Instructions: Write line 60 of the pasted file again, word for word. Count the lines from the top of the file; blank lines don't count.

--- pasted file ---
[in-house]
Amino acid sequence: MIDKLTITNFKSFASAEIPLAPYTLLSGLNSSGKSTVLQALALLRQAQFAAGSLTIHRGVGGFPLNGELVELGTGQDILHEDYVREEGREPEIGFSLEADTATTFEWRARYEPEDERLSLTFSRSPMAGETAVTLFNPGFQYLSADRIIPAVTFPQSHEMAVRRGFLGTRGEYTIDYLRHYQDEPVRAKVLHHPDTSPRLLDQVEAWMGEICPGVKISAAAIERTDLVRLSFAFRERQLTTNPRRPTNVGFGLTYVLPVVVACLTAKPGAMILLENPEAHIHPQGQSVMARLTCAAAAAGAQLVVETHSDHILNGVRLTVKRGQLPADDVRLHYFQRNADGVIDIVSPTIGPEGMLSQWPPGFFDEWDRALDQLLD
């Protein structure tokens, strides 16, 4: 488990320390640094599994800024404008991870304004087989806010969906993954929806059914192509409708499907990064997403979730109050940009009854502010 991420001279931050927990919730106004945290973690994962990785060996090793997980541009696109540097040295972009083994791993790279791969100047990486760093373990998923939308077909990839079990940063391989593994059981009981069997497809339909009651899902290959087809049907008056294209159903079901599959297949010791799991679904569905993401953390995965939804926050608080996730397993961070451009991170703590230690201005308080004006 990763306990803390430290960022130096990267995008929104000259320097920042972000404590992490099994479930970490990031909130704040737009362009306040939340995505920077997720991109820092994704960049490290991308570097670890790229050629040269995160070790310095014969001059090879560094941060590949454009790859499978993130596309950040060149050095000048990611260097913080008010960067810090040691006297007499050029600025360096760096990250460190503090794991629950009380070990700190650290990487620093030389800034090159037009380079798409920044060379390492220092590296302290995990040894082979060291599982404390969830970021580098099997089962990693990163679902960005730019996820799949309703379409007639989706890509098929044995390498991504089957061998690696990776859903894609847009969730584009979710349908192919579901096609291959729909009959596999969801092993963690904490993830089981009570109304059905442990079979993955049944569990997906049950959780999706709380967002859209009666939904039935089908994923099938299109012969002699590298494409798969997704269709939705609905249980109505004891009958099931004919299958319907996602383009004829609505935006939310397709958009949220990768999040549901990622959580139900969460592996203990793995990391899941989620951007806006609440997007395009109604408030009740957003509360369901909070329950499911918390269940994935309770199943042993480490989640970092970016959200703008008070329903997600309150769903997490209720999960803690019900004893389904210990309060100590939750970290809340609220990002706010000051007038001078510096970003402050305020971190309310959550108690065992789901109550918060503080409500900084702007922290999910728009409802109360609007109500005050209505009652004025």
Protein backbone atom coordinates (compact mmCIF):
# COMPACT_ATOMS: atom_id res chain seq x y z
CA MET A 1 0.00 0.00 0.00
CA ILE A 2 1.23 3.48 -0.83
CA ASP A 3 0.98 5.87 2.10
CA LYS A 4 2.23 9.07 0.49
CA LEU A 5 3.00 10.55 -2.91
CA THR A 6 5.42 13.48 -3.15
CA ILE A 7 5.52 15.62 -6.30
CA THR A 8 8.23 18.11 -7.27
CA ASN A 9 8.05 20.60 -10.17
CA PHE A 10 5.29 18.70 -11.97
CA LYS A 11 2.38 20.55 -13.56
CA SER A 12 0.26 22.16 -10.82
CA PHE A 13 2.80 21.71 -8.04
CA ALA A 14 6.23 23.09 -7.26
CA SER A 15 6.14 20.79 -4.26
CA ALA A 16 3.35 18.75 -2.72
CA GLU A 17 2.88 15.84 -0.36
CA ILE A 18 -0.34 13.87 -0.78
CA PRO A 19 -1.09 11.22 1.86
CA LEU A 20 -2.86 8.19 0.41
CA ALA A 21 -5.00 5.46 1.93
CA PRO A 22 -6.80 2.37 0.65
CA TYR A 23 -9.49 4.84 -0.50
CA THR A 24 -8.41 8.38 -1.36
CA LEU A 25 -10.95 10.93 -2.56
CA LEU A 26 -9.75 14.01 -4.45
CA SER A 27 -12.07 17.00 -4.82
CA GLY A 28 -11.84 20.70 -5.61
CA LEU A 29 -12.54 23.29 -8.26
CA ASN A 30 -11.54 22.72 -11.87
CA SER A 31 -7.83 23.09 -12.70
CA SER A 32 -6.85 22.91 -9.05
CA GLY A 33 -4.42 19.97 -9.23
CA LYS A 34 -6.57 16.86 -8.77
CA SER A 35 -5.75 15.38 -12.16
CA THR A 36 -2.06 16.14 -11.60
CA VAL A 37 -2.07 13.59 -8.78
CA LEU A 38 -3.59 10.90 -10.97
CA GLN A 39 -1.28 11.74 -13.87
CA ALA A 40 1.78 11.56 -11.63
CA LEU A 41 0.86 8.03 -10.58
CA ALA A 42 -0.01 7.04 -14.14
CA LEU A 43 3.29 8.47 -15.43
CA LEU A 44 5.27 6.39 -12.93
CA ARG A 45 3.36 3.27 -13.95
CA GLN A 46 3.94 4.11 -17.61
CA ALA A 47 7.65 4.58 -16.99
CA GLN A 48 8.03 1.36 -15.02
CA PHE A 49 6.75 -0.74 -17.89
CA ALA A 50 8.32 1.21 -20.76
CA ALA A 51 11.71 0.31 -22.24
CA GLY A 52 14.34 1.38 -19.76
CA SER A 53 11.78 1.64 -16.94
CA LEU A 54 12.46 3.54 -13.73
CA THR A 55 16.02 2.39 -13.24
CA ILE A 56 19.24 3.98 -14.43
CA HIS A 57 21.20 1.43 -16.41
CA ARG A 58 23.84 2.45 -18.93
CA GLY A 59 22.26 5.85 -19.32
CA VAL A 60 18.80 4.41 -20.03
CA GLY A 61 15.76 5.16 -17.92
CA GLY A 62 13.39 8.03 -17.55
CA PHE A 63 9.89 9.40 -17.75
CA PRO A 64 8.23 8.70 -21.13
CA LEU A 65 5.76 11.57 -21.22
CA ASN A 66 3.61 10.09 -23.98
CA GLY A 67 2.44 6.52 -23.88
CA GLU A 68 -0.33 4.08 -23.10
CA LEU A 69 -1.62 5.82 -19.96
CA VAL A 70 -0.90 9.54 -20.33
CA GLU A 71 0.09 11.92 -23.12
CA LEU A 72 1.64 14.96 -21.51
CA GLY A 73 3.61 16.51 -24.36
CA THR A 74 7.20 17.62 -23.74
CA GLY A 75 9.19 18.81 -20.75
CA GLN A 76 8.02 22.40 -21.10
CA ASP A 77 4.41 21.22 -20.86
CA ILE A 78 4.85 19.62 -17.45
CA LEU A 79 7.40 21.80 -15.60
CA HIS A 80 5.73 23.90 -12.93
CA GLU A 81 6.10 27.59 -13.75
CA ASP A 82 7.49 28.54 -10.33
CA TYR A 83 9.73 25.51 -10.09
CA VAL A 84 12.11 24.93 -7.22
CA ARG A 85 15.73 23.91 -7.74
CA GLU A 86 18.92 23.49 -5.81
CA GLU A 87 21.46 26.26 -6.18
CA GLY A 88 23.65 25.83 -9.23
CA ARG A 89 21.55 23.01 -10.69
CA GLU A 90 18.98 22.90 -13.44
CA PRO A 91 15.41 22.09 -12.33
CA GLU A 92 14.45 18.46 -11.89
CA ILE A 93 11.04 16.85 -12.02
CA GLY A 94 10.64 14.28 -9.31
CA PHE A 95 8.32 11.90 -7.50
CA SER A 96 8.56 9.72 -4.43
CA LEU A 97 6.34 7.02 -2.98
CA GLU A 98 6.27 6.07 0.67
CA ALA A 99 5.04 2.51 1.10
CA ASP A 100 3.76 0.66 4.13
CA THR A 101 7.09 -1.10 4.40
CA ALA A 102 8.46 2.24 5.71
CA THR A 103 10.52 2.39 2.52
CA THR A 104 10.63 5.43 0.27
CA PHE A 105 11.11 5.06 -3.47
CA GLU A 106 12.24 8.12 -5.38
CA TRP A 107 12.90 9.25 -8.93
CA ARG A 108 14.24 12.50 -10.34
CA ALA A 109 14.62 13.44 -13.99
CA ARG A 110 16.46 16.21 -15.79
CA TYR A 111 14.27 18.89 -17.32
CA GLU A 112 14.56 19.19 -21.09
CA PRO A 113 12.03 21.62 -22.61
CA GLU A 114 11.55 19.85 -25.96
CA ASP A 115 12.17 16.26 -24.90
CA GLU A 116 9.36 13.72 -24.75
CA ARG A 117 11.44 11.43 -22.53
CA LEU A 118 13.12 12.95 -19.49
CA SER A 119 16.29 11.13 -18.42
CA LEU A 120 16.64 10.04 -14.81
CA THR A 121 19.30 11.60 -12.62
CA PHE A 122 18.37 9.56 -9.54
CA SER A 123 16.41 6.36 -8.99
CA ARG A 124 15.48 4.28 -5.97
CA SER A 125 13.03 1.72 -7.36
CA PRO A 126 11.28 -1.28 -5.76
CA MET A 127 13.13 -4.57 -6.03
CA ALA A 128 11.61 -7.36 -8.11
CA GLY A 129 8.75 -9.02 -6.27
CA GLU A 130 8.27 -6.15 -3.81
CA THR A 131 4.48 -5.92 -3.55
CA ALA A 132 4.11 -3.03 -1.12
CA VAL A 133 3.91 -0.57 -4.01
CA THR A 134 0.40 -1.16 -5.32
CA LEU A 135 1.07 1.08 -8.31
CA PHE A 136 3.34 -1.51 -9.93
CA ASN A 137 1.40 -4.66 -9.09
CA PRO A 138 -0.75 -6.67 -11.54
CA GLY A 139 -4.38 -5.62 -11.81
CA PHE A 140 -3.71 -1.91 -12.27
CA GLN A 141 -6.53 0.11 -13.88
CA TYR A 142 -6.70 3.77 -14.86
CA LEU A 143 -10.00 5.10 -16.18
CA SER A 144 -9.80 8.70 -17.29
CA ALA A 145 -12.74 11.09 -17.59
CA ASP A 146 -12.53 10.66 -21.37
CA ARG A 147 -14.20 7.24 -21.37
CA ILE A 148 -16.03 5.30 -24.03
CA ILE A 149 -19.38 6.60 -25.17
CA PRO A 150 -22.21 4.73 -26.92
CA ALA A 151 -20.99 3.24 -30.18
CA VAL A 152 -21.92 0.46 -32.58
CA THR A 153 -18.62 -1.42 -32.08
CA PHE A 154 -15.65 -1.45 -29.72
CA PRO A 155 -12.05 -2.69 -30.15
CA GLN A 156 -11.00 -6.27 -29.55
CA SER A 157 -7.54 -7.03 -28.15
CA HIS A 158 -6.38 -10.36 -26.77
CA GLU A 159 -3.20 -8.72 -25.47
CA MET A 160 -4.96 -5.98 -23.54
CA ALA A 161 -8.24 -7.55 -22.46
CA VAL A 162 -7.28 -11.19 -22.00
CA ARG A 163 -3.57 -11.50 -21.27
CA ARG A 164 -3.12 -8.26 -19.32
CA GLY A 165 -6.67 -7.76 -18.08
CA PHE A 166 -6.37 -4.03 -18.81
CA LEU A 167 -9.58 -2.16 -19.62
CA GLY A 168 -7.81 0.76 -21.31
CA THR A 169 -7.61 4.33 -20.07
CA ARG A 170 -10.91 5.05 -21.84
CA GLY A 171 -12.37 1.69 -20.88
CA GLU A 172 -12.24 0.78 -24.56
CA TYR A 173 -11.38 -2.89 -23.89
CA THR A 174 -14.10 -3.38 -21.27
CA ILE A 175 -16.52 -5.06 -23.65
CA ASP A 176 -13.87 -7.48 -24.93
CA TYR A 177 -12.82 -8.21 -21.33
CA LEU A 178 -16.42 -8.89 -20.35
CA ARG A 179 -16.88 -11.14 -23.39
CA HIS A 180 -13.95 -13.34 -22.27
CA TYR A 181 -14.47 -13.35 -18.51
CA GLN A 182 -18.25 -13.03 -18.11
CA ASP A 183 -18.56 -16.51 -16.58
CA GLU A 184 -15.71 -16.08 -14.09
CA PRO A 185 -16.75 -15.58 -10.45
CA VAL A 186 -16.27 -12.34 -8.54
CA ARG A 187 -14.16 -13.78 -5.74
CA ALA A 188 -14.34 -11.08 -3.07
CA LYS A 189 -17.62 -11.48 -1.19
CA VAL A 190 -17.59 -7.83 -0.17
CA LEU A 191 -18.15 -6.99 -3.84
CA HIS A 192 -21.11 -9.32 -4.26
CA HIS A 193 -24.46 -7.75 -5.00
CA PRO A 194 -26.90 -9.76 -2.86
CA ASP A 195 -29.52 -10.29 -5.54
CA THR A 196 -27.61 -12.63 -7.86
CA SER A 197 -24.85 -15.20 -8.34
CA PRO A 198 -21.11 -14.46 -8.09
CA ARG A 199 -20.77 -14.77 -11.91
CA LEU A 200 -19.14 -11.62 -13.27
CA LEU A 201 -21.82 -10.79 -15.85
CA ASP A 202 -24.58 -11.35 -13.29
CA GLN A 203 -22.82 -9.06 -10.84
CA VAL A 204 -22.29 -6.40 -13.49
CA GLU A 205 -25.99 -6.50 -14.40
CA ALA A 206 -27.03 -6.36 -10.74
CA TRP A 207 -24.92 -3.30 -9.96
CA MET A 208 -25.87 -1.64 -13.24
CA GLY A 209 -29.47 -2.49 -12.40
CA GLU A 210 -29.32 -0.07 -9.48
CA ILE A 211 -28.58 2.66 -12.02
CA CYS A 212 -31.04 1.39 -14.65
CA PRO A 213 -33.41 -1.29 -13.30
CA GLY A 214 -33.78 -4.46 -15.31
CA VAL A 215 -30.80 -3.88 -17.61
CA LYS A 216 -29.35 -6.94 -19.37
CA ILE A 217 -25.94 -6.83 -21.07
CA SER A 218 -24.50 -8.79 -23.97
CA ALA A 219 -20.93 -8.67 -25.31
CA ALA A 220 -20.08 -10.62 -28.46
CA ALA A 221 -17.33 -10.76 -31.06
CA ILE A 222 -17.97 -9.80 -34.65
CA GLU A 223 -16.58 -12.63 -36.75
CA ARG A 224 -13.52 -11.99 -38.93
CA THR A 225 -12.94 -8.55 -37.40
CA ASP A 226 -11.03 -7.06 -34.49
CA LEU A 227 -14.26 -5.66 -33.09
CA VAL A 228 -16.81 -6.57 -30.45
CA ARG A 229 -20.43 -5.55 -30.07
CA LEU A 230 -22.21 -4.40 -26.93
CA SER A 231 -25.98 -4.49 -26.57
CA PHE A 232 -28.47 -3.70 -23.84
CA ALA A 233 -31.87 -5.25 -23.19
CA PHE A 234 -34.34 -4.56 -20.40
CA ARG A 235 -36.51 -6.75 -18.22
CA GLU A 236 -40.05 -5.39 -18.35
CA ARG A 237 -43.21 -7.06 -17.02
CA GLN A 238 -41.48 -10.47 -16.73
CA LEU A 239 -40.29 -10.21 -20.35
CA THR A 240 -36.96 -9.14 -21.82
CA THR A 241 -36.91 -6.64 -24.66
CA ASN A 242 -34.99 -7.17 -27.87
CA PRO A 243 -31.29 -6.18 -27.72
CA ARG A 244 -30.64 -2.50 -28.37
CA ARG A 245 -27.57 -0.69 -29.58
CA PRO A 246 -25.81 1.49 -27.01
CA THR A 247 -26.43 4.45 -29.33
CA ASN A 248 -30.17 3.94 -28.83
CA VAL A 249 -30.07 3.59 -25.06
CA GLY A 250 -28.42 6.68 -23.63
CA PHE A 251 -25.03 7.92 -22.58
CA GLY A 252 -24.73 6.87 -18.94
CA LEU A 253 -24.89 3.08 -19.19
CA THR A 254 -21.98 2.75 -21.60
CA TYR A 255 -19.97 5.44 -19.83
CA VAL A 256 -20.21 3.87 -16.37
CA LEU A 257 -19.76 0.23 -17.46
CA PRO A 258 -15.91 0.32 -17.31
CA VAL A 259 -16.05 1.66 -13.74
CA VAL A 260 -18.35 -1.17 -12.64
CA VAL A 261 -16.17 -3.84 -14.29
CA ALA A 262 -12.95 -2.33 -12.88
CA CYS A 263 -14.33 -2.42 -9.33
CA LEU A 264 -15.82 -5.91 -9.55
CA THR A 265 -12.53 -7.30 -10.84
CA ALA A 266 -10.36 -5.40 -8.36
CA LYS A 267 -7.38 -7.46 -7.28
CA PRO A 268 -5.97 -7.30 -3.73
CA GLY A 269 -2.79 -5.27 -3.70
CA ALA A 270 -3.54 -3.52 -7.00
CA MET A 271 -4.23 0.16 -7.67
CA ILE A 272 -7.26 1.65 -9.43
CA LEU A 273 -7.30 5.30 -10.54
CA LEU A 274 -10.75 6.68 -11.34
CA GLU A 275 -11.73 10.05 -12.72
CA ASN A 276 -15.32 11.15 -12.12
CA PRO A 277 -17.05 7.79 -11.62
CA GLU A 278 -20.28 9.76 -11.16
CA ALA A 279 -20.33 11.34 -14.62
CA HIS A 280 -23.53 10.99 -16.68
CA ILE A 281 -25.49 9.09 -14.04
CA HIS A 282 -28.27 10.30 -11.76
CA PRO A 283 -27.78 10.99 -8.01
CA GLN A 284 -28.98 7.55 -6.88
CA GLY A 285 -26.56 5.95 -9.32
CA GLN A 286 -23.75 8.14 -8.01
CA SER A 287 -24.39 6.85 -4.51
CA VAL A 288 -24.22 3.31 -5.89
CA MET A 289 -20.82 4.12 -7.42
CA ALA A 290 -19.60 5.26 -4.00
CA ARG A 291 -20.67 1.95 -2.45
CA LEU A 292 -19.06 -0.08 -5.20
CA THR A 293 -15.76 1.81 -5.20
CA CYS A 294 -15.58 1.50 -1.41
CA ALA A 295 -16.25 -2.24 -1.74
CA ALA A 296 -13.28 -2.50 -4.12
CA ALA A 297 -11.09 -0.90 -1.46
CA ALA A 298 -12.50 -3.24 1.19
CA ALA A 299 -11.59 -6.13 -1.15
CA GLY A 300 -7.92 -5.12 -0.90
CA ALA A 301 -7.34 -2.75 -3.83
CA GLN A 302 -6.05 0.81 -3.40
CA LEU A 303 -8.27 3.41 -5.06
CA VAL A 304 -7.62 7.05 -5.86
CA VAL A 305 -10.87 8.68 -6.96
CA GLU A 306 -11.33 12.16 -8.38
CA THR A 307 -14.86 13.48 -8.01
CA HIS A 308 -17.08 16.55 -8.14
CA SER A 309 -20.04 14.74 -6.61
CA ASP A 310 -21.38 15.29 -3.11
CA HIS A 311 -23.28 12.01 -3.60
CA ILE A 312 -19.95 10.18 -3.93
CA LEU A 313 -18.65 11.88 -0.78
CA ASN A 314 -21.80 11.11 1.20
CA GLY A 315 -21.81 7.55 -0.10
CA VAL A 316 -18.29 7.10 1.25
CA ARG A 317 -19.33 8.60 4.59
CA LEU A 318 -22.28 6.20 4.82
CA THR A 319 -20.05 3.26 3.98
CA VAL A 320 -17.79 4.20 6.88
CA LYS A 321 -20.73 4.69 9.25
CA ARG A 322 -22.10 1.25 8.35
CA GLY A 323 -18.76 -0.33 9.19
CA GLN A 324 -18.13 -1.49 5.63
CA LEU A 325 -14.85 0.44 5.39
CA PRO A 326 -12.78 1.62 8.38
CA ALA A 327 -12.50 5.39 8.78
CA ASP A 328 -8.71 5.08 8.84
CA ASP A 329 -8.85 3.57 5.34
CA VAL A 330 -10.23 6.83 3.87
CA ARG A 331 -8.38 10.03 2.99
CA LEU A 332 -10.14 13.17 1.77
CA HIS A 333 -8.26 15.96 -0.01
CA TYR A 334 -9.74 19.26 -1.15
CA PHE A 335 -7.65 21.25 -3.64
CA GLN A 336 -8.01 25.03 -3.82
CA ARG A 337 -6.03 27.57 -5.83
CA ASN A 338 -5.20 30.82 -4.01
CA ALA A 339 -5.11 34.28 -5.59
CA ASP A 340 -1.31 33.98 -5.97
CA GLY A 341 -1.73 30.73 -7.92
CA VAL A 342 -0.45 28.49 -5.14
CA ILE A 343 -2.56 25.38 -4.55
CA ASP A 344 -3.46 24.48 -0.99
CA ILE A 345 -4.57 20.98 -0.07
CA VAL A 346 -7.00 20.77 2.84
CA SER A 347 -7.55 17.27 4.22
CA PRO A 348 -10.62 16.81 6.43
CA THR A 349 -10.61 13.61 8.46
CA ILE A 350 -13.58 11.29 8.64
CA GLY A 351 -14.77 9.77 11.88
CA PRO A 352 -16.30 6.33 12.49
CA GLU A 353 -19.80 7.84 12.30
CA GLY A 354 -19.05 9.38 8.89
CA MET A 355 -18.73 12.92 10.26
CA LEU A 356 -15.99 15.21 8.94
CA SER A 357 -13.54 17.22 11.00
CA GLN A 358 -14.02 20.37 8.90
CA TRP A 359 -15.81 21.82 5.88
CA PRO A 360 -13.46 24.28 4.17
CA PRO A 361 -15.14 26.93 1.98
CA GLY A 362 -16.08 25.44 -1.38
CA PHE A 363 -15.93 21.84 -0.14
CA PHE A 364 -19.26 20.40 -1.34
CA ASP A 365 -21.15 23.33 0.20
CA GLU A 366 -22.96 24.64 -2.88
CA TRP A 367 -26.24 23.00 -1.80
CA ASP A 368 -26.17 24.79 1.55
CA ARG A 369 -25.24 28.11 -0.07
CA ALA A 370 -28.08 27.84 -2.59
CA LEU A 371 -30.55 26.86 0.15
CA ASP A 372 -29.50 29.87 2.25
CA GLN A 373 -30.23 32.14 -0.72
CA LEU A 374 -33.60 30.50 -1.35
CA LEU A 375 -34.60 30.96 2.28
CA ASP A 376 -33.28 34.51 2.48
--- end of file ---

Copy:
CA THR A 55 16.02 2.39 -13.24